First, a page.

Tax Relief For Spouses Via Separation Of Liability
There is nothing more frustrating for a person than to find out that he or she owes a tax debt that was actually accrued by a former partner. Fortunately, there are ways to avoid having to pay debts for which a spouse was responsible, so if you are disputing a tax debt, you should consider reaching out to an experienced Florida tax & IRS attorney for help.
What is Separation of Liability?
Separation of liability is a kind of relief that is available to those whose spouses understated taxes and accrued a debt to the IRS. When granted, separation of liability relief basically allows taxpayers to separate the underpayment of taxes, as well as any interest and penalties, on a joint return between themselves and a spouse or former spouse. Typically, the understatement of tax that is allocated to the taxpayer who is requesting relief will only be equal to the amount for which he or she was actually responsible.
Qualifying for Separation of Liability Relief
To be eligible for separation of liability relief, a taxpayer must have filed a joint return with a partner and:
- Be divorced or legally separated from that partner;
- Be widowed; or
- Be able to demonstrate that he or she hasn’t shared a household with the partner with whom the joint return was filed during the previous 12 months.
A person who satisfies these eligibility requirements will then need to prove that he or she never had any actual knowledge of the item that caused the understatement in question.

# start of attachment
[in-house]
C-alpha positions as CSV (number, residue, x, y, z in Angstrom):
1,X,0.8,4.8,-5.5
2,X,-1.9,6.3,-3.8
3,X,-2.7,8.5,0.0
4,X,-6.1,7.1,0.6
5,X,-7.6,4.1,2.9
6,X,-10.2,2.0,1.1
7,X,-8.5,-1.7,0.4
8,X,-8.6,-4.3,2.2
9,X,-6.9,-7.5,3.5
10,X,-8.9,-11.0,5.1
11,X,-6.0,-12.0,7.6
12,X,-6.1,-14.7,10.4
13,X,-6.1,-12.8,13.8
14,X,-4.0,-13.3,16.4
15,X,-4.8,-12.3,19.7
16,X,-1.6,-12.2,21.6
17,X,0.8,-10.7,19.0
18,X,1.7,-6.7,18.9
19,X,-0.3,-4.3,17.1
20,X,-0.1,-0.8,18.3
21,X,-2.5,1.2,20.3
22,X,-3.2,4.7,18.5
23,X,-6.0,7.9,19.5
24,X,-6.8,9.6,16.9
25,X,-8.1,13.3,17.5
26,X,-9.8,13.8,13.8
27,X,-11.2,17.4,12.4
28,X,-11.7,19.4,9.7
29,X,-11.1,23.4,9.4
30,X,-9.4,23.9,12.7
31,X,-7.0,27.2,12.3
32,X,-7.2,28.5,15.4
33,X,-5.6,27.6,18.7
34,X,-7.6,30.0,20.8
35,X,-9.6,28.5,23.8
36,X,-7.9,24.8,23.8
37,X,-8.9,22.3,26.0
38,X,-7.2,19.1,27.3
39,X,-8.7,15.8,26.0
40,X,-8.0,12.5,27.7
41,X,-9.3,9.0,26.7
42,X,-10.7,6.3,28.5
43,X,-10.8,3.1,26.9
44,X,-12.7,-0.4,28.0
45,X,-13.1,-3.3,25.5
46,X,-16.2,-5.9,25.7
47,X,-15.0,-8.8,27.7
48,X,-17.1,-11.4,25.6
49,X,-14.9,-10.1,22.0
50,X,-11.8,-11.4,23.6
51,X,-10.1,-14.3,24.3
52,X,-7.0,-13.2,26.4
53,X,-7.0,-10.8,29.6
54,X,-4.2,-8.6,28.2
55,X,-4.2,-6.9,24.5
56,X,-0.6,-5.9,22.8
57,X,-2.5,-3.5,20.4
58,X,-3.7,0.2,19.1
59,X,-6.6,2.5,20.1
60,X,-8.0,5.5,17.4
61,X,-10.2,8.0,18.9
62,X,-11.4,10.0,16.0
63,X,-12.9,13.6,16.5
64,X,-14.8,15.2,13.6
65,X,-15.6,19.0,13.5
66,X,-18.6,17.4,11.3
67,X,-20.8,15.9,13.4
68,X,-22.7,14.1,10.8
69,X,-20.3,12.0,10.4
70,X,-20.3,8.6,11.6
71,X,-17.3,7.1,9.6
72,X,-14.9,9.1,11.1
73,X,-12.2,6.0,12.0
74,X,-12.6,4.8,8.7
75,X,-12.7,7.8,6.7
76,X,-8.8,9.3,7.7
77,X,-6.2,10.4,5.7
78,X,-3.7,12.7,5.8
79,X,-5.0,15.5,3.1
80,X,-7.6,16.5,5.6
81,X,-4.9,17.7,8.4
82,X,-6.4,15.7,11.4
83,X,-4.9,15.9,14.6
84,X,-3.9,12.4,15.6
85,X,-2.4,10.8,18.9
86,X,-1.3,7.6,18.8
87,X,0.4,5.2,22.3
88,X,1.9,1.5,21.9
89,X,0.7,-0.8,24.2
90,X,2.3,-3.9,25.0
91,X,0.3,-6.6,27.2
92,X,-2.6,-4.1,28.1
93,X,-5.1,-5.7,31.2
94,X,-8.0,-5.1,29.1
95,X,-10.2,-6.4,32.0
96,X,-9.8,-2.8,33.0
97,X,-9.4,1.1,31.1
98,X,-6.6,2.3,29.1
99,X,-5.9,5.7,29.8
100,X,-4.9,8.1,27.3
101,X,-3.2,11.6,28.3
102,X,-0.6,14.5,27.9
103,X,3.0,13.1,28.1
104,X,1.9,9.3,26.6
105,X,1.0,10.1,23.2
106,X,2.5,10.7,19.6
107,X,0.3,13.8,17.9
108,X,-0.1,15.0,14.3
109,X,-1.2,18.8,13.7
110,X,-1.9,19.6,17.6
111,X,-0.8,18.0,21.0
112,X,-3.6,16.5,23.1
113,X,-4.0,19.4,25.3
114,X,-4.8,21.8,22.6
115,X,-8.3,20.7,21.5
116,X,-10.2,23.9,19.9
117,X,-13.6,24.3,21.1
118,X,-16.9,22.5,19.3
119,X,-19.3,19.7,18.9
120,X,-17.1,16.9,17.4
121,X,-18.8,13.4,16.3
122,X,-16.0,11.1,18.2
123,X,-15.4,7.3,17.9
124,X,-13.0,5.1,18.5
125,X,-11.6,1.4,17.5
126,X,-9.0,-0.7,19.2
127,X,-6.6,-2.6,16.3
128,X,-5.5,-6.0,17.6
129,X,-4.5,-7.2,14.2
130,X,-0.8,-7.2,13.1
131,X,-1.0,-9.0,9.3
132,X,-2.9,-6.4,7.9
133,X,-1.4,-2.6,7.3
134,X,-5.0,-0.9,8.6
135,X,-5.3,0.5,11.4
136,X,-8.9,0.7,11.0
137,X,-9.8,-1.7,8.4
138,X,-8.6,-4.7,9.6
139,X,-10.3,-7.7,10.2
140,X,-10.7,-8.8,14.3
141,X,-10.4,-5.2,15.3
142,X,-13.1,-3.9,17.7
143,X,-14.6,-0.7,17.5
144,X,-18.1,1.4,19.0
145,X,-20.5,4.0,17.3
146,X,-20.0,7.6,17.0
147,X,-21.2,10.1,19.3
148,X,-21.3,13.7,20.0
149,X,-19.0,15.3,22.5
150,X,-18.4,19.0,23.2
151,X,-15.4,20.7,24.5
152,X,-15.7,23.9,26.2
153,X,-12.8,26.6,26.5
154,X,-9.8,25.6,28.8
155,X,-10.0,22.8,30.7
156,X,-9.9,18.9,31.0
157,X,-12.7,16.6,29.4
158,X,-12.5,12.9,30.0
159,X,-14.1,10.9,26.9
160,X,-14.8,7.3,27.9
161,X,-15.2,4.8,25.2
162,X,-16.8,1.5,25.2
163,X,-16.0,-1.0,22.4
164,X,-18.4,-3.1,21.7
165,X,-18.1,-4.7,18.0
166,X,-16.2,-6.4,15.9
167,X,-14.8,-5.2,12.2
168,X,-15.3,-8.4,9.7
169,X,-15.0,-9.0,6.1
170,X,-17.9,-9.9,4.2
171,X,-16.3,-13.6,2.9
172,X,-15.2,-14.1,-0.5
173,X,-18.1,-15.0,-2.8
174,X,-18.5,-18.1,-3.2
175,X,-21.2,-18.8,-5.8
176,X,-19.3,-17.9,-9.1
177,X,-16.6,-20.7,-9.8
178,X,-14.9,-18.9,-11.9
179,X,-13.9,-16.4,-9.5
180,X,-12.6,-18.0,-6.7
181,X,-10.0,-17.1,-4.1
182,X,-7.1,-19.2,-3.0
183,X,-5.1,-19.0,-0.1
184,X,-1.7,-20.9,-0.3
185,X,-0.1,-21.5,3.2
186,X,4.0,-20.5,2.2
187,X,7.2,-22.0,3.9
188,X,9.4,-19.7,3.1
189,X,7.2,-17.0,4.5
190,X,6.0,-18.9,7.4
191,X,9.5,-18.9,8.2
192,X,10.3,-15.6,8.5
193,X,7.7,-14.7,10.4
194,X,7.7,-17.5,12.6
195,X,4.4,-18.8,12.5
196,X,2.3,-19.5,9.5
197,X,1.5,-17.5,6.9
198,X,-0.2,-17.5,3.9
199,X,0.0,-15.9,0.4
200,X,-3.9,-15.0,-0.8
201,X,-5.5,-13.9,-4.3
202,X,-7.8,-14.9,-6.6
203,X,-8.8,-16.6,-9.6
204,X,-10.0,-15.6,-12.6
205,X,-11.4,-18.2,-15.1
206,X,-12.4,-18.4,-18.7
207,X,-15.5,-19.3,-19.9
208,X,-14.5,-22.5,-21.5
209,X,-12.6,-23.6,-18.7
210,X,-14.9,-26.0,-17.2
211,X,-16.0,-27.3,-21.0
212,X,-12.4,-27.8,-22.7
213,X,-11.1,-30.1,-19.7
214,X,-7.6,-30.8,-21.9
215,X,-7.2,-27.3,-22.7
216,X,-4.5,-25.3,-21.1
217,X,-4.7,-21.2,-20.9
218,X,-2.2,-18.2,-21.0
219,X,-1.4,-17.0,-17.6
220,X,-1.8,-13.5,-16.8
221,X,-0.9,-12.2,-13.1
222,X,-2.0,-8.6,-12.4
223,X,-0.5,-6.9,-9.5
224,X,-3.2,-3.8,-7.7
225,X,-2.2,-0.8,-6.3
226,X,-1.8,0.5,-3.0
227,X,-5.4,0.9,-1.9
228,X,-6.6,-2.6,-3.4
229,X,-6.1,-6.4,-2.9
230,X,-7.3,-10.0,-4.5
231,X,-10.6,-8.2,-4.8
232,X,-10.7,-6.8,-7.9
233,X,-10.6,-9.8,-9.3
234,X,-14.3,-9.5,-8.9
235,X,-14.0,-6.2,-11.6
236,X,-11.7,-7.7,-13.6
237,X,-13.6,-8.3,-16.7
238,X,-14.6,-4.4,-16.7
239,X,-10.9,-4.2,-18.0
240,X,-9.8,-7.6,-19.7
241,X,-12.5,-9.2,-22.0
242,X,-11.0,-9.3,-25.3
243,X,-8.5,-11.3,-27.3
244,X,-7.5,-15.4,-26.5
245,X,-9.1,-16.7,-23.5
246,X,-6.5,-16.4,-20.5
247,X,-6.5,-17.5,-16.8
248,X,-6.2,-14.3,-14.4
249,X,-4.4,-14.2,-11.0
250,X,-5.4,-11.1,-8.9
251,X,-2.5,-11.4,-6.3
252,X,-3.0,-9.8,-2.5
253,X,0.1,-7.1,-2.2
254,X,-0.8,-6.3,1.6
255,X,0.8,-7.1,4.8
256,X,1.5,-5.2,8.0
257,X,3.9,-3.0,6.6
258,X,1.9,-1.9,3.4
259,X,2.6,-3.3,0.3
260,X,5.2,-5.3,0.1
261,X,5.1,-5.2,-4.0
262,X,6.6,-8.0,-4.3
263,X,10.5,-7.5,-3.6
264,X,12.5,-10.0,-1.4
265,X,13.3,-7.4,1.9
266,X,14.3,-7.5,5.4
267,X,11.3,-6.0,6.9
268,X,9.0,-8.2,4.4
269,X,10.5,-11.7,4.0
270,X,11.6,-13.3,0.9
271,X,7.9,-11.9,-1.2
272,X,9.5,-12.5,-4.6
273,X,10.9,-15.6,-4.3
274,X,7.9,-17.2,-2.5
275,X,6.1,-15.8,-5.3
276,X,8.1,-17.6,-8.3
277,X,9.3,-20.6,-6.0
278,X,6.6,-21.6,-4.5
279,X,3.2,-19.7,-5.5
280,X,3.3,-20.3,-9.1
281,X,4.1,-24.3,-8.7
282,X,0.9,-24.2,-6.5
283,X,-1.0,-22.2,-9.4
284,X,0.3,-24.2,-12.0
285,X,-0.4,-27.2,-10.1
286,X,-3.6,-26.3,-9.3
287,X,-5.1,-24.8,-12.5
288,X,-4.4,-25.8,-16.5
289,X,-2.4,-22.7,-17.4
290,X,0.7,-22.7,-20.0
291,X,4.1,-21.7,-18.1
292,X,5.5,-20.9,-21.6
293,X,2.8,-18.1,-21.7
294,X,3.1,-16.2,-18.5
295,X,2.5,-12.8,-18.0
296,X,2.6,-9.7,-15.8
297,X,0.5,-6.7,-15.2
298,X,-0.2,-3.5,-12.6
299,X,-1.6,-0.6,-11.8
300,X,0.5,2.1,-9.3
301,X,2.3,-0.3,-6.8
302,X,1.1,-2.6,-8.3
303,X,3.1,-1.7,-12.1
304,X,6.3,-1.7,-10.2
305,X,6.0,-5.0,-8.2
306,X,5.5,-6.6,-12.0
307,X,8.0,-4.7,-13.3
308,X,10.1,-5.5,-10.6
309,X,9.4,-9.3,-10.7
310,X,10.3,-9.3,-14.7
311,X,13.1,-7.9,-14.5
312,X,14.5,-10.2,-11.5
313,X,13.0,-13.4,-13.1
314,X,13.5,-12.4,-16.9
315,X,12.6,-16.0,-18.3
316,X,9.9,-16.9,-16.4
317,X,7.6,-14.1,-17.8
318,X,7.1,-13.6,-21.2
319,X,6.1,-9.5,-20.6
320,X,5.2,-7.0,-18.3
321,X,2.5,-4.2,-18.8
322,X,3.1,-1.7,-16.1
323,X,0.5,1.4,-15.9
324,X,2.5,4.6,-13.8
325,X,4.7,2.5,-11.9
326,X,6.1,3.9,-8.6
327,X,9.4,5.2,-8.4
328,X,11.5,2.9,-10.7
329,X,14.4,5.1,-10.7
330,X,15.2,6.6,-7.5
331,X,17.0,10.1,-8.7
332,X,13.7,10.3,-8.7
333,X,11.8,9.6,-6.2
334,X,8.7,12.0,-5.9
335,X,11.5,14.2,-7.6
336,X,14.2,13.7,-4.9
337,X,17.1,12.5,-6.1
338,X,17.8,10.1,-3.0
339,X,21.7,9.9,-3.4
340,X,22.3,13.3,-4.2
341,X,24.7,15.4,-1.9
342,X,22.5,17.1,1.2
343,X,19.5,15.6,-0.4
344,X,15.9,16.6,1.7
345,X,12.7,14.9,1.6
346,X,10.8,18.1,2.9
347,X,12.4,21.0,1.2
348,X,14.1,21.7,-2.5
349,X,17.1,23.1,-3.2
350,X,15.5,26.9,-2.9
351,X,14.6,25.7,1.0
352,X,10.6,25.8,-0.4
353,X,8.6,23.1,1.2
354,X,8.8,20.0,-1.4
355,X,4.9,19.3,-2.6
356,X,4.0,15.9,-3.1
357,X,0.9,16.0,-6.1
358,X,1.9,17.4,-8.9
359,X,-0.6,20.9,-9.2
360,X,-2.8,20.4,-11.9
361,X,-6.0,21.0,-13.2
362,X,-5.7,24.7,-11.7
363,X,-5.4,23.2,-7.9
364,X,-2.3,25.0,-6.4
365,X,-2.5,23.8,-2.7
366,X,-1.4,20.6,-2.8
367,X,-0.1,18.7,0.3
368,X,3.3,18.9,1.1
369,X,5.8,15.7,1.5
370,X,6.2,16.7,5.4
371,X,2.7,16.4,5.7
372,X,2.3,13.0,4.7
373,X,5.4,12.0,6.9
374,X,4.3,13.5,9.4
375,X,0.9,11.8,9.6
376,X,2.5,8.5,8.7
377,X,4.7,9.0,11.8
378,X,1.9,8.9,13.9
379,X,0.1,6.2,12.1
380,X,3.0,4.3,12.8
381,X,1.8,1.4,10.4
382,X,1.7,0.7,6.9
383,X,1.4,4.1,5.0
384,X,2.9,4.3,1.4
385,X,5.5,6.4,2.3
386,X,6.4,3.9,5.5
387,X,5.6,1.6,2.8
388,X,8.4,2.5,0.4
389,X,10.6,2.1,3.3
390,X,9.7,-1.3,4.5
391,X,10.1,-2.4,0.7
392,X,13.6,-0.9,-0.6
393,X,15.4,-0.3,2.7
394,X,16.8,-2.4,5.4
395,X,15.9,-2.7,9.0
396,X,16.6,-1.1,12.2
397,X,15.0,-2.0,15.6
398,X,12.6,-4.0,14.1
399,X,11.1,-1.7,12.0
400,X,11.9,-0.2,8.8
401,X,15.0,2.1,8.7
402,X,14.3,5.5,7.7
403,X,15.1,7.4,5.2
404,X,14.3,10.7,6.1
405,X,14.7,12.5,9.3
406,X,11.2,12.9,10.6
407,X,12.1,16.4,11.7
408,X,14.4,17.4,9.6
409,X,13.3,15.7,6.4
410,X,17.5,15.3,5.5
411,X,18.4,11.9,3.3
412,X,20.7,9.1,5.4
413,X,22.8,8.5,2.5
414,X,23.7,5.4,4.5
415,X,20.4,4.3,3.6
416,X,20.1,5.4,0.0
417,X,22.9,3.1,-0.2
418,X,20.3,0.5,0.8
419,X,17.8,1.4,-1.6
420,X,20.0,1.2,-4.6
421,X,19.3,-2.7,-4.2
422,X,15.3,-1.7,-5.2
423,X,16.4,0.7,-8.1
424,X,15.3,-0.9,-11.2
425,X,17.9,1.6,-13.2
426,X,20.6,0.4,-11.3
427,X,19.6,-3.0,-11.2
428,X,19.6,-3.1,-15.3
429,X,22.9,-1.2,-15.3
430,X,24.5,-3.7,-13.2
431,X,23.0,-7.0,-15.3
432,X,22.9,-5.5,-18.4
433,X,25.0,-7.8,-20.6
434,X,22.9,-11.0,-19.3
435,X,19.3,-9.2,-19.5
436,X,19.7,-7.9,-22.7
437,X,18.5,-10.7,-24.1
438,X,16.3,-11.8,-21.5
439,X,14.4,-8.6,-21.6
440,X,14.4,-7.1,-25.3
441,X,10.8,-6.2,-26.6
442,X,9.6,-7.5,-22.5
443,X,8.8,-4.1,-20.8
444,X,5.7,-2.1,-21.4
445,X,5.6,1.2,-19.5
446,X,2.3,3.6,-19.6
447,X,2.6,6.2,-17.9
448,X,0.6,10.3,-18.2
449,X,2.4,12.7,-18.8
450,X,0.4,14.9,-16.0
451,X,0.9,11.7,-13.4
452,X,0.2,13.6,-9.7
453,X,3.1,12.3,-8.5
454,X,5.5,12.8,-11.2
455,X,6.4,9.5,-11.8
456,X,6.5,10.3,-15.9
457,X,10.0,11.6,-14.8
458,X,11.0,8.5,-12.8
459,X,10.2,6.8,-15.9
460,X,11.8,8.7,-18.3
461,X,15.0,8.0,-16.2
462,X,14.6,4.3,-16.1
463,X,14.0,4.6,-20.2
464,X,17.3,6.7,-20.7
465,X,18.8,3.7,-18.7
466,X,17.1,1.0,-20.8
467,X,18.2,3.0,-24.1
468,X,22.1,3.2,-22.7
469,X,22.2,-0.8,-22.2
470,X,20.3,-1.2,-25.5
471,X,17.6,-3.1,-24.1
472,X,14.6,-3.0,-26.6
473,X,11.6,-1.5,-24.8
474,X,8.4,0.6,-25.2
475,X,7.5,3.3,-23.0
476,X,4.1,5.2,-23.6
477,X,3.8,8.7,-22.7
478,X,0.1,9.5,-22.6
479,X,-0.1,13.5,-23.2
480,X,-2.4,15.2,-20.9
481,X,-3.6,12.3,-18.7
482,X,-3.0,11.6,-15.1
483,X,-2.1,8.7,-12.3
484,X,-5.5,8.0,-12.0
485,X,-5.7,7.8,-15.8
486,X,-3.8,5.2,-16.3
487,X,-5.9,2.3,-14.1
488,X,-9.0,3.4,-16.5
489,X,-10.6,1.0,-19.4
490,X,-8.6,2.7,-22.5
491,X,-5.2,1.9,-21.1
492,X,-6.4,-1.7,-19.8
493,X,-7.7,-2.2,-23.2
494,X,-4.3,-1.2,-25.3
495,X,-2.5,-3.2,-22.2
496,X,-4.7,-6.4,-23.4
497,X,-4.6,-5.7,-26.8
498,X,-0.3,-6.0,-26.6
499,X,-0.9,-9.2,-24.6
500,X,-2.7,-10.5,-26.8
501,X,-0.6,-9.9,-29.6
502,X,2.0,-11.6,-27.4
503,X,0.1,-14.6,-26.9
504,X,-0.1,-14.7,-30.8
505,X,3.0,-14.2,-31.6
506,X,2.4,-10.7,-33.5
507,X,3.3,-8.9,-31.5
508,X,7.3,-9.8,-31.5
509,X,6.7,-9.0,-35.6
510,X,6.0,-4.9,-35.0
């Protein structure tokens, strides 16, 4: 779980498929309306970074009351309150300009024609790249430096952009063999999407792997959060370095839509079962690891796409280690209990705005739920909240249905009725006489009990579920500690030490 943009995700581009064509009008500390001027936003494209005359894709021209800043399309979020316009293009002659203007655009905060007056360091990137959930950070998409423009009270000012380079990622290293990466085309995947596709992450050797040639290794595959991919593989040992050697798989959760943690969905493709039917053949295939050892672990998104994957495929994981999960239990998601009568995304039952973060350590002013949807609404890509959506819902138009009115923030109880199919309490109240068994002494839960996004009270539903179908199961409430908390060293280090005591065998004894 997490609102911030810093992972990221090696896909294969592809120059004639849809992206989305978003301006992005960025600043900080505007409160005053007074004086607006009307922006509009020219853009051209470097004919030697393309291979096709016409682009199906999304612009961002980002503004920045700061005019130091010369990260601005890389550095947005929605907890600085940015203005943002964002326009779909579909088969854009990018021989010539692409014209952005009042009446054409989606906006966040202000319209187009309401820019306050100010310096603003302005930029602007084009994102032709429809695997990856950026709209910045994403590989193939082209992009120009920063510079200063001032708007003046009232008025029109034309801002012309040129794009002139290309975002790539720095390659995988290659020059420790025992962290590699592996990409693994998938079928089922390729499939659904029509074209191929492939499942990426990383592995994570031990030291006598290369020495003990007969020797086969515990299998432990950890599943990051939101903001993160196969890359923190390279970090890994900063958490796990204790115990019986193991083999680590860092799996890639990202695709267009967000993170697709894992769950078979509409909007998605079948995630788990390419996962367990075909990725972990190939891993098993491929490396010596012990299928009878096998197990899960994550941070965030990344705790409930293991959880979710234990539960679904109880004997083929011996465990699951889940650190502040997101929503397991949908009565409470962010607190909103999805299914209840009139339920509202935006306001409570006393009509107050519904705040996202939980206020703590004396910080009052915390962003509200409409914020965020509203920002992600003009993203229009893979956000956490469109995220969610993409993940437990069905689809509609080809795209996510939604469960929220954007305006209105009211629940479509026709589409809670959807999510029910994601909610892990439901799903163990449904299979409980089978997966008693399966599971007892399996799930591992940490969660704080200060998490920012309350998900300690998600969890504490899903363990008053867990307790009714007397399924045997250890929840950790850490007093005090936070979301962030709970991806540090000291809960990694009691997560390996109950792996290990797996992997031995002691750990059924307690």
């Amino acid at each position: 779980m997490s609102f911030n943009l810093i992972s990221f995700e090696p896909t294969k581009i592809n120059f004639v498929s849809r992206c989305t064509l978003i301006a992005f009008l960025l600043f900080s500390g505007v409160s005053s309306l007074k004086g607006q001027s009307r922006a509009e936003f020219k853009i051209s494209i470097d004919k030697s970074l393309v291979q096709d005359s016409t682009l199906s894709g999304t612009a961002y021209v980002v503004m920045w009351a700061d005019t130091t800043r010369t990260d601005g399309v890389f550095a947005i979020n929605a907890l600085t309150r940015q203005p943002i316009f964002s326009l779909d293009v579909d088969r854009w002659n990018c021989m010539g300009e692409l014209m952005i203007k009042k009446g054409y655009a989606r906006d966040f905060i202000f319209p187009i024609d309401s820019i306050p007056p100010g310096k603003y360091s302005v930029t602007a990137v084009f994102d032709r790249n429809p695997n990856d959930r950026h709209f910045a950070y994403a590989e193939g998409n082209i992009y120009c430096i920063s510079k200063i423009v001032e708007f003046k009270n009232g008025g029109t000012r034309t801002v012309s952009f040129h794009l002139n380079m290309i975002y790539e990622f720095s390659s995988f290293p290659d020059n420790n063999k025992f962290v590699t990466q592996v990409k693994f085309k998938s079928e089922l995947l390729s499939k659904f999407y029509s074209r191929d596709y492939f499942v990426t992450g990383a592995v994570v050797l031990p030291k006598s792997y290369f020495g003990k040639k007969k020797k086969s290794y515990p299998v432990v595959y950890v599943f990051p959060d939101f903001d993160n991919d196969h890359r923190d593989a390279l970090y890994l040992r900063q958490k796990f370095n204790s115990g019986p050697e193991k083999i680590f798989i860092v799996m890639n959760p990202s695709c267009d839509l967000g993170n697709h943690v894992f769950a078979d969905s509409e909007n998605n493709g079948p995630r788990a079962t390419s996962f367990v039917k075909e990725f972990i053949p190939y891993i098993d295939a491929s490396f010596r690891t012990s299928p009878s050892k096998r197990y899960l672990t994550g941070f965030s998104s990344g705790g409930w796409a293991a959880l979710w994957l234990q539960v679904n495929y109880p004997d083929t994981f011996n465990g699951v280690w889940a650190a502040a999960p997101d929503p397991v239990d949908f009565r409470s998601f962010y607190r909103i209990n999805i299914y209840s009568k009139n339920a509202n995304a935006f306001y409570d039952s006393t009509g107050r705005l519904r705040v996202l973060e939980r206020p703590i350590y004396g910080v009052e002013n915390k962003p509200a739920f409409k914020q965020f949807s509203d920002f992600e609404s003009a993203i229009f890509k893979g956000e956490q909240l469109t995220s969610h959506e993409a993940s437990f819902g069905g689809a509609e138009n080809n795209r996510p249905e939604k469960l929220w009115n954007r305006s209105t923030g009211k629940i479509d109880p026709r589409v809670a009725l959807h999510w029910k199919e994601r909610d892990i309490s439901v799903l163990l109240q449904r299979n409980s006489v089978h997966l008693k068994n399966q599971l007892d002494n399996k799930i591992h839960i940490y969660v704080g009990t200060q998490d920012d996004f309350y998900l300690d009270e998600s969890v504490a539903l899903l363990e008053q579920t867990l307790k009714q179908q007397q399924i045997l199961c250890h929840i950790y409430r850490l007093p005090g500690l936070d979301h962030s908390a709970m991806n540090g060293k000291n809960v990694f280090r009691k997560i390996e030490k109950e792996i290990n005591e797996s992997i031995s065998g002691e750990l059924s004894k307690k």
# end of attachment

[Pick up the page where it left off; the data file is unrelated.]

Proving a Lack of Actual Knowledge
To establish a lack of knowledge regarding an erroneous item on a tax return and so qualify for relief, a taxpayer cannot have:
- Known that an item of unreported income was received;
- Known of the facts that made an incorrect credit or deduction impermissible; or
- Known about a false or inflated deduction.
In making these determinations, the IRS may also assess whether the petitioner deliberately avoided learning about the item to protect him or herself from liability and whether the two parties jointly owned the property resulting in the erroneous claim. Fortunately, even if a taxpayer is found to have had actual knowledge of a portion of an erroneous item, the IRS could still grant relief for the other part of the debt. There is also a domestic violence exception to the actual knowledge requirement, in which a petitioner can still qualify for separation of liability relief. To be eligible for this exception, a petitioner must have been the victim of domestic abuse prior to signing the return, or be able to demonstrate that he or she didn’t challenge the return due to a fear of a spouse’s retaliation.
Reach Out to an Experienced Tax Lawyer for Help
To set up a meeting with a dedicated Florida tax attorney who can address your questions and concerns about a spouse’s tax debt, please call Ronald Cutler, P.A., at 386-490-9949. Initial consultations are conducted one-on-one and offered free of charge, so don’t hesitate to call or contact us online to schedule a case review today.